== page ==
Next week is the Three Choirs Festival in Gloucester. If you carry out a search of the phrase Three Choirs Festival on our online catalogue you get 579 hits, including programmes, musical scores and printed histories of the Festival and its key performers. The Festival was originally called the music meeting and was in existence by 1718. If you’re visiting it don’t forget that you can see any of the items listed on the catalogue here at the Heritage Hub, as long as you give us prior notice of the items you wish to see. You can either order documents directly through the catalogue, or by emailing email@example.com.
The Heritage Hub is making its own contribution to the Festival by hosting two talks, both of which are free to access without prior booking, and are specifically timed to avoid events on the Festival programme.
Monday 29th July 2019 @ 11:00-12:00pm
Music in Gloucestershire Archives
Gloucestershire Archives looks after a large and varied collection of music related material. Highlights include the archive of Ivor Gurney, poet and composer and a slaves’ work song heard in the sugar plantations of Barbados and now on the United Nations Memory of the World register.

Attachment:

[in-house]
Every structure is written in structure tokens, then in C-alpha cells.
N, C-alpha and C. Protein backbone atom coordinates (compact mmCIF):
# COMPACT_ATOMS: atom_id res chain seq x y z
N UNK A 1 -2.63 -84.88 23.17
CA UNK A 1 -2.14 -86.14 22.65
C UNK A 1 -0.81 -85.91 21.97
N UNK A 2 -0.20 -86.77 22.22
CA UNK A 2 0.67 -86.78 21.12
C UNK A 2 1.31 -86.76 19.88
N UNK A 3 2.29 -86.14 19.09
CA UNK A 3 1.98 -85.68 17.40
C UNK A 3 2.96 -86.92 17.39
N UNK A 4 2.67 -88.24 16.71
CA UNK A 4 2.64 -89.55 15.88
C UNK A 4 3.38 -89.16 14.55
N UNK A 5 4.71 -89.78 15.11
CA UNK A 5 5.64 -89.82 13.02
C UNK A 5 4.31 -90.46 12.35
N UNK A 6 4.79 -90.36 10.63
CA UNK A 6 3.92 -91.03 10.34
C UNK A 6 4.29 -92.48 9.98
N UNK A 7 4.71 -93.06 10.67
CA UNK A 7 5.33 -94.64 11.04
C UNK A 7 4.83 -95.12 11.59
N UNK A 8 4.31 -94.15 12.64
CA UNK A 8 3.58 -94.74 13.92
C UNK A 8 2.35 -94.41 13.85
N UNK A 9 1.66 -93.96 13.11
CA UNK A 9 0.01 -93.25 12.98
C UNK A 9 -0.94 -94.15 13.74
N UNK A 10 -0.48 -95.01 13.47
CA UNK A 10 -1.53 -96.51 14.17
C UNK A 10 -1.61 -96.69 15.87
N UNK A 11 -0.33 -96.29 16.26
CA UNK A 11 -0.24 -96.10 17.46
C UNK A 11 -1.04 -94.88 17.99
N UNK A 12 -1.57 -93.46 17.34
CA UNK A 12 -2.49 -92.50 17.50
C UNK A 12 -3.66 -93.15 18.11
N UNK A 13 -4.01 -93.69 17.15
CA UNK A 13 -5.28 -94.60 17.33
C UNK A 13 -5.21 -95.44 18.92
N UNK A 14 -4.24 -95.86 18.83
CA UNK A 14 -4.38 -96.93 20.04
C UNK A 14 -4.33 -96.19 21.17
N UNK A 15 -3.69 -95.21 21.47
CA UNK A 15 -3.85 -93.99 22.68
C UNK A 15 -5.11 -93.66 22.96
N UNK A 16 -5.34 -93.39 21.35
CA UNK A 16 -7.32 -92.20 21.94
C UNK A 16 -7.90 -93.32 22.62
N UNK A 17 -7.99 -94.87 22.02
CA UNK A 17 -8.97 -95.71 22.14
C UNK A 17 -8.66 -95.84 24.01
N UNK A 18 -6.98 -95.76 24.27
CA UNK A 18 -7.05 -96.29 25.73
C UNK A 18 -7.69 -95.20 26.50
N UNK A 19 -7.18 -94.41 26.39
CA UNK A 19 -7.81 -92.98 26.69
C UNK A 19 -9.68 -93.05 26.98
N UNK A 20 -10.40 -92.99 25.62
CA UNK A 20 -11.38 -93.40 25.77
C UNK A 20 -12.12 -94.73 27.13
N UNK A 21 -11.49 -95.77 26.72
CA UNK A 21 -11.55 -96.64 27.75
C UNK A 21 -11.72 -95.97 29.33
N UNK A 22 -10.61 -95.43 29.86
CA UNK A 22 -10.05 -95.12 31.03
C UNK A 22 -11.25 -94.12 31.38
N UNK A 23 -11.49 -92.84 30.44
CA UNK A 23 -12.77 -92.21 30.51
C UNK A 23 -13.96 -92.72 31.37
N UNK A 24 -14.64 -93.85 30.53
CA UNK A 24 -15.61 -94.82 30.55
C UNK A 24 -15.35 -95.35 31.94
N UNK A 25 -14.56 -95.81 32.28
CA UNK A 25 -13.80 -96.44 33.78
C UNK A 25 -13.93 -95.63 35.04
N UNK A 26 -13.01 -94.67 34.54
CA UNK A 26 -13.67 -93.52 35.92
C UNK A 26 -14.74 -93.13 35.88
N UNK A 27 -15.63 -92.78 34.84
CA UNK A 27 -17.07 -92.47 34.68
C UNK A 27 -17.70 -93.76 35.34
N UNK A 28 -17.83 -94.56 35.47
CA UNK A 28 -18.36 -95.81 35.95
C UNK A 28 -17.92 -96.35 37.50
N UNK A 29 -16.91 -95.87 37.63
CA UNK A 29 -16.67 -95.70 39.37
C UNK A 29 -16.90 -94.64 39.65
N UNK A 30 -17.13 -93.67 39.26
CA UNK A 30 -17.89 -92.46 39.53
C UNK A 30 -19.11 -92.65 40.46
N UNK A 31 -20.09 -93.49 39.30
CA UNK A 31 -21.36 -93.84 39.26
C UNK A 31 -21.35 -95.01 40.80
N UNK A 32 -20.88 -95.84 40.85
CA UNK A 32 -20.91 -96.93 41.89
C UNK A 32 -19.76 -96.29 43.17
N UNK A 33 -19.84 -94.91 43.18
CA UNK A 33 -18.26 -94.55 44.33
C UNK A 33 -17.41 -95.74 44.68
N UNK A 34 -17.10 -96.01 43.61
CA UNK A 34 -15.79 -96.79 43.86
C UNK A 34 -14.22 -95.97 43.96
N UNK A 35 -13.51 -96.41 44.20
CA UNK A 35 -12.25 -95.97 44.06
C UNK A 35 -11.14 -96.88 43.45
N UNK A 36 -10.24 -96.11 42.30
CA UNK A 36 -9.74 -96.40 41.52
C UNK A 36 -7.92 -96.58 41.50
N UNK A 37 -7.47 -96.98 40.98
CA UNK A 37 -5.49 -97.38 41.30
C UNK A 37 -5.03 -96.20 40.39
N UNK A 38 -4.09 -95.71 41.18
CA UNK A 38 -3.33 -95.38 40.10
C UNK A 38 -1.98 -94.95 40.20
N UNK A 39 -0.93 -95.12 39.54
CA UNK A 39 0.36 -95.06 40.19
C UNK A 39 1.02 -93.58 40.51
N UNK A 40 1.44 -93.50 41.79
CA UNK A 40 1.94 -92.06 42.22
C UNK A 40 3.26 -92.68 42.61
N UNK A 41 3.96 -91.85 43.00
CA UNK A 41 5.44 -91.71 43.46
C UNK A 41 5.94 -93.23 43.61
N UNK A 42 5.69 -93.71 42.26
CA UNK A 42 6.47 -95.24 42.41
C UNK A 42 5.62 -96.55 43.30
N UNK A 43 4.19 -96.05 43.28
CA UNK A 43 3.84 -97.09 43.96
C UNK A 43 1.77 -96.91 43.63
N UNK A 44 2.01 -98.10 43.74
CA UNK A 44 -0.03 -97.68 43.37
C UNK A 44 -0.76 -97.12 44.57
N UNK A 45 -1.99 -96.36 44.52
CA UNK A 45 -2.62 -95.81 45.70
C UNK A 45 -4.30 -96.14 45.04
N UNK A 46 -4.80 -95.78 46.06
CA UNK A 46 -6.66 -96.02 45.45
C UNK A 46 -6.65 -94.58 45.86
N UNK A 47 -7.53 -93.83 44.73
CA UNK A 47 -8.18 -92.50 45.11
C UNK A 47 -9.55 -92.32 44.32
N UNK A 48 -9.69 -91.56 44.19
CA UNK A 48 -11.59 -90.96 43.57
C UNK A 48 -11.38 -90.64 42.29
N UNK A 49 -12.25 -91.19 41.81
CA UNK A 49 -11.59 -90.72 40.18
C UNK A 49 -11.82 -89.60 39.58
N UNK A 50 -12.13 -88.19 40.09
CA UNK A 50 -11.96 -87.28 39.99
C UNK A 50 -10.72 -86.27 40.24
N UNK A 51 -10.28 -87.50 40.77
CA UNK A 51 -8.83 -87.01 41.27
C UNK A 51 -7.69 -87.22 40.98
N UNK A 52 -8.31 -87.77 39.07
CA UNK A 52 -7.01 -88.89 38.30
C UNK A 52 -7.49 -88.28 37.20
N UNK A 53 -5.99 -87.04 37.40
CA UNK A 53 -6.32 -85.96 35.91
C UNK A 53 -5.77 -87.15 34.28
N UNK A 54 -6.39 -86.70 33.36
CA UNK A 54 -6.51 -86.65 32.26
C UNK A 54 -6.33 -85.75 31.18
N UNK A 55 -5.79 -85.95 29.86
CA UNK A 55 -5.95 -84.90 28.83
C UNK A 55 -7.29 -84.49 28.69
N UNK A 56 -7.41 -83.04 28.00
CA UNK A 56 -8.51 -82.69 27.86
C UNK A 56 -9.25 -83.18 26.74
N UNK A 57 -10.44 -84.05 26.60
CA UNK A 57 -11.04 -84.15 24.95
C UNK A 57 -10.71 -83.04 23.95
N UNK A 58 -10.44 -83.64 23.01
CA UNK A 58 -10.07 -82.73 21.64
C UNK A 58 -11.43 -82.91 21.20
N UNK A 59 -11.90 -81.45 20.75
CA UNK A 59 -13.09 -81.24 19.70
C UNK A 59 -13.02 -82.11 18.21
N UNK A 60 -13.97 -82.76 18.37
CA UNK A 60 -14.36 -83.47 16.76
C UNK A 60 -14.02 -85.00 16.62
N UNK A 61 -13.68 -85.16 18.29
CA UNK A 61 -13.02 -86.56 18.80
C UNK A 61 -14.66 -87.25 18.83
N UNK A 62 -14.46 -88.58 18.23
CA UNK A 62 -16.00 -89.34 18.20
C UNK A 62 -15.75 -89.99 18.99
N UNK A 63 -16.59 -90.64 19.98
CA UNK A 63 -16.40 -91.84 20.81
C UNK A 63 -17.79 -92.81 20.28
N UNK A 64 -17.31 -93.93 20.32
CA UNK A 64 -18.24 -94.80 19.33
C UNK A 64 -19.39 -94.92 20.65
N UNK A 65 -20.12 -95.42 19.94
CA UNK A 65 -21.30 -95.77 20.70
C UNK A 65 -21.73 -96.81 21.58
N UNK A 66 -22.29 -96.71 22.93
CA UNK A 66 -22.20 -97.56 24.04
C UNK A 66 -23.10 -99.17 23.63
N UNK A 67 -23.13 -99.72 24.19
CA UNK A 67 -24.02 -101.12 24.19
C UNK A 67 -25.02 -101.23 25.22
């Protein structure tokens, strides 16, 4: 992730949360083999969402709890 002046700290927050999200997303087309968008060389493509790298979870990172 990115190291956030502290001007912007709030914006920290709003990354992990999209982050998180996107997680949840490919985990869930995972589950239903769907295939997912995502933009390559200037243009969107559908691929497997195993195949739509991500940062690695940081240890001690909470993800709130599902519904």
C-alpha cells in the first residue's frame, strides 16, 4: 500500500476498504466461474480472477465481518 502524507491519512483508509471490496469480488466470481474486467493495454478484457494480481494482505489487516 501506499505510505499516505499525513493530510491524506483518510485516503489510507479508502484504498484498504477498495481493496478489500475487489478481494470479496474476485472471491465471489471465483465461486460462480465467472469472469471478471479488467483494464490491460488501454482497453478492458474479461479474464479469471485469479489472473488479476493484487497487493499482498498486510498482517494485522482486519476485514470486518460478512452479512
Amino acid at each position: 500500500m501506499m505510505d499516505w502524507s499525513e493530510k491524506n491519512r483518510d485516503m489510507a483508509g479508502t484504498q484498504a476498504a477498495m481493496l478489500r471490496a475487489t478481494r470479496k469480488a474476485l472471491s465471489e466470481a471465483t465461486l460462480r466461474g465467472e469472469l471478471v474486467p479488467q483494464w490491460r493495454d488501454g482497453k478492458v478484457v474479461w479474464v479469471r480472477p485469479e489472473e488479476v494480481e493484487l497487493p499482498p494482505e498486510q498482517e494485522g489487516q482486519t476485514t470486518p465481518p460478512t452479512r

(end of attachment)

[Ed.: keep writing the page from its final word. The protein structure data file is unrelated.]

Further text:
Less well known material includes an illuminated fragment of medieval religious music; archives of musical clubs and societies; and programmes for private concerts performed in some of the county’s most famous houses.
Archivist Helen Timlin will highlight aspects of Gloucestershire’s rich musical heritage as represented in the County Archive. Plus an optional “behind the scenes” tour, 12.00-12.30.
Wednesday 31st July 2019 @ 2:00-3:00pm
Holst and Hardy: Music and Landscape
Gloucestershire composer Gustav Holst thought that his best work was not The Planets, but Egdon Heath, a short tone poem which had baffled audiences. Many composers have tried to depict landscapes, real or imaginary, in musical terms, but how is that possible? And how can the listener identify the place depicted?
Dr John Chandler looks for answers by focusing on the East Dorset heathlands, as portrayed by Thomas Hardy in The Return of the Native, and by Holst in Egdon Heath, the work which Hardy’s novel inspired. Plus an optional “behind the scenes” tour, 3.00-3.30.
You can watch a short film in which the much missed Gloucester historian Brian Frith shares his earliest memories of attending the Three Choirs Festival in the 1920s here:
Don’t forget as well that the programme for this year’s Gloucester History Festival between 7 and 22 September is now available online and from selected venues around the City, including the Heritage Hub. Book early to avoid disappointment! We’ll share more details of the events in which the Hub is involved nearer the time.